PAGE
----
The Impact of Open Source Learning


The title of this week’s application topic seems to belie the actual nature of the assignment, being to evaluate an open course available on the internet based on the standards and guidelines prepared for institutional distance learning courses. Superficially, this does not seem to be related to the impact of open source learning in general. Upon further reflection, however, open source learning has the potential to change education from outside the institution by creating an innovative disruption, providing learning to persons who would otherwise not have access due to financial, time, or other constraints. Further, open source learning is the beginning of putting knowledge in the hands of the learners where it truly belongs. How this occurs, open source learning as it currently exists and its future potential are discussed herein.

Open Source Learning

An open course is by definition an educational course available to the public without cost, typically delivered through audio, video and/or an internet interface. The primary purpose of providing open courses is to provide learning opportunities to the public. In fact, there are several major educational institutions offering courses such as Yale, MIT, Stanford and Berkeley. The available courses range from introductory information courses to more advanced and/or specific technical courses. But, there is a catch. At this point in time, the participant receives no academic credit for participation and/or learning. The learners participate voluntarily, purely for the sake of expanding their own knowledge.

Distance Learners and Design Guidelines

Moore (1999) posits “those needs, ‘what all distant learners want, and deserve’ include:

  • Content that they feel is relevant to their needs
  • Clear directions for what they should do at every stage of the course
  • As much control of the pace of learning as possible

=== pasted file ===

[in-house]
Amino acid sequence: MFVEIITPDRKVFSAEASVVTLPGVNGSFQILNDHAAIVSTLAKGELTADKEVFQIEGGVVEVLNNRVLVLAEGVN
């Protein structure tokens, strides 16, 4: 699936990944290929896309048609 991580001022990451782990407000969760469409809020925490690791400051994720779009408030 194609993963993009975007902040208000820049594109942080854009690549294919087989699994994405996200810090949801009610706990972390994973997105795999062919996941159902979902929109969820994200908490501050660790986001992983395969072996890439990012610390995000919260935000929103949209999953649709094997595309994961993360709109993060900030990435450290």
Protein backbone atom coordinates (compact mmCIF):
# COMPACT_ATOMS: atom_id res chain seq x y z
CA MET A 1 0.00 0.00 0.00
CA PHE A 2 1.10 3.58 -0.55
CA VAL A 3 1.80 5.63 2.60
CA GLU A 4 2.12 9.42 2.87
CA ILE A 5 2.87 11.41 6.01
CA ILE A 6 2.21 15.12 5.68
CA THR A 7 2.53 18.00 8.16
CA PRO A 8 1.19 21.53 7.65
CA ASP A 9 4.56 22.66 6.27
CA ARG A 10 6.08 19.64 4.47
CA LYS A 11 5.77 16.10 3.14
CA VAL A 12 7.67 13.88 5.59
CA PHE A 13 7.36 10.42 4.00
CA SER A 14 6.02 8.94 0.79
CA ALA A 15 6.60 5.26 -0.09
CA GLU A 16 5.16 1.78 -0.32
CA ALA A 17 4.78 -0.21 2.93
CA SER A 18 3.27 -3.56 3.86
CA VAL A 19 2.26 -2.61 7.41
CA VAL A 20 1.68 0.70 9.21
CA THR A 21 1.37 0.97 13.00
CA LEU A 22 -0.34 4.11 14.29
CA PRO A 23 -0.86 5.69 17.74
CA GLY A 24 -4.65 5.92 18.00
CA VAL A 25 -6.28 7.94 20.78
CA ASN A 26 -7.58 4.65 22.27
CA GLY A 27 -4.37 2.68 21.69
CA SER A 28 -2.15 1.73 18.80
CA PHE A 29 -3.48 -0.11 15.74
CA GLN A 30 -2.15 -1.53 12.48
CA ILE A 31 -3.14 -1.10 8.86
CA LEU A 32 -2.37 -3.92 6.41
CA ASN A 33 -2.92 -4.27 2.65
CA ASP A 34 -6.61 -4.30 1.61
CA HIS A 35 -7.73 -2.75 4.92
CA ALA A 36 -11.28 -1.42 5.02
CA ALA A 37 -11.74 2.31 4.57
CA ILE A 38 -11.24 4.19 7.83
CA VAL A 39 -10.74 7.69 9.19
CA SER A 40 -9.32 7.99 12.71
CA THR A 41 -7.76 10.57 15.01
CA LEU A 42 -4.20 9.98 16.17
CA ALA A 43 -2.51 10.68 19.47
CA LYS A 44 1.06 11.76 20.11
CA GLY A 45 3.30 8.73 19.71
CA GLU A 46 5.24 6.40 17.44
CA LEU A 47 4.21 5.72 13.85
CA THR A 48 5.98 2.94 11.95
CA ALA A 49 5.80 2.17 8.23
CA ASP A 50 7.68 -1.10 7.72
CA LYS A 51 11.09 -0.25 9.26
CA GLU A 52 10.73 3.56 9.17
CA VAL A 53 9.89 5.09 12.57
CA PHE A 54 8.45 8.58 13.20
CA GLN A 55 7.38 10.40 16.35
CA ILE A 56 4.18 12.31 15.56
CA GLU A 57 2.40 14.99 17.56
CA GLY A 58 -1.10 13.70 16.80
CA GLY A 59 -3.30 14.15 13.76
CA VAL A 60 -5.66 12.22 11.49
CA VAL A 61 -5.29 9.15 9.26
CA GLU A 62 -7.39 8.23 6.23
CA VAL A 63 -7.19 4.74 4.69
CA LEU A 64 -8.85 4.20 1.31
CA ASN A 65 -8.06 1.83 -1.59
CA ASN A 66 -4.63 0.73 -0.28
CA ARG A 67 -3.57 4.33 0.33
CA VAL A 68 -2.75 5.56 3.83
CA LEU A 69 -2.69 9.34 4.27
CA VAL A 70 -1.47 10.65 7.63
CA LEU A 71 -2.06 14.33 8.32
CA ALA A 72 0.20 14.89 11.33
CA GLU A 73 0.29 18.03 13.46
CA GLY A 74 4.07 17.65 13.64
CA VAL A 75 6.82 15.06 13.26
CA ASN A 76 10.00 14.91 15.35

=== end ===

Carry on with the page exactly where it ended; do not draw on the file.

• A means of drawing attention to individual concerns
  • A way of testing their progress and getting feedback from their instructors
  • Materials that are useful, active and interesting” (as cited in Simonson, Smaldino, Albright, & Zvacek, 2009, p. 151).

In addition, there are several “fundamentals of teaching online” (Simonson et al., 2009, 248):

  • Avoid ‘dumping’ a face-to-face course onto the web;
  • Organize the course and make the organization and requirements clear to students;
  • Keep students informed constantly;
  • Think about course outcomes;
  • Test applications, not rote memory;
  • Integrate the power of the web into the course;
  • Apply adult learning principles with nontraditional students;
  • Extend course readings beyond the text (or to replace the text);
  • Train students to use the course website” (Simonson et al., 2009, p. 248-251).

Open Course Examples

The first course selected for evaluation is offered by Yale and can be accessed at The Psychology, Biology and Politics of Food (Open Yale courses website, 2011). It was chosen based on my own interests in those fields. I selected Yale because it is a prestigious university and I believed any course offered there would have substantial value. The format of the course presents as fairly simple. There are six links along the left side of the page beginning with the course title: “The Psychology, Biology and Politics of Food, Syllabus, Class Sessions, downloads, survey and books” (Open Yale courses website, 2011, p. 1) The course is actually a video/audio recording of traditional instructor lectures that met twice a week for 75 minutes each in 2008. The professor lectured, the students read, took copious notes, completed assignments, and took exams. The assignments were fairly engaging and interactive requiring a deeper level of cognition than simple worksheet homework; however, the exams were not discussed in great detail.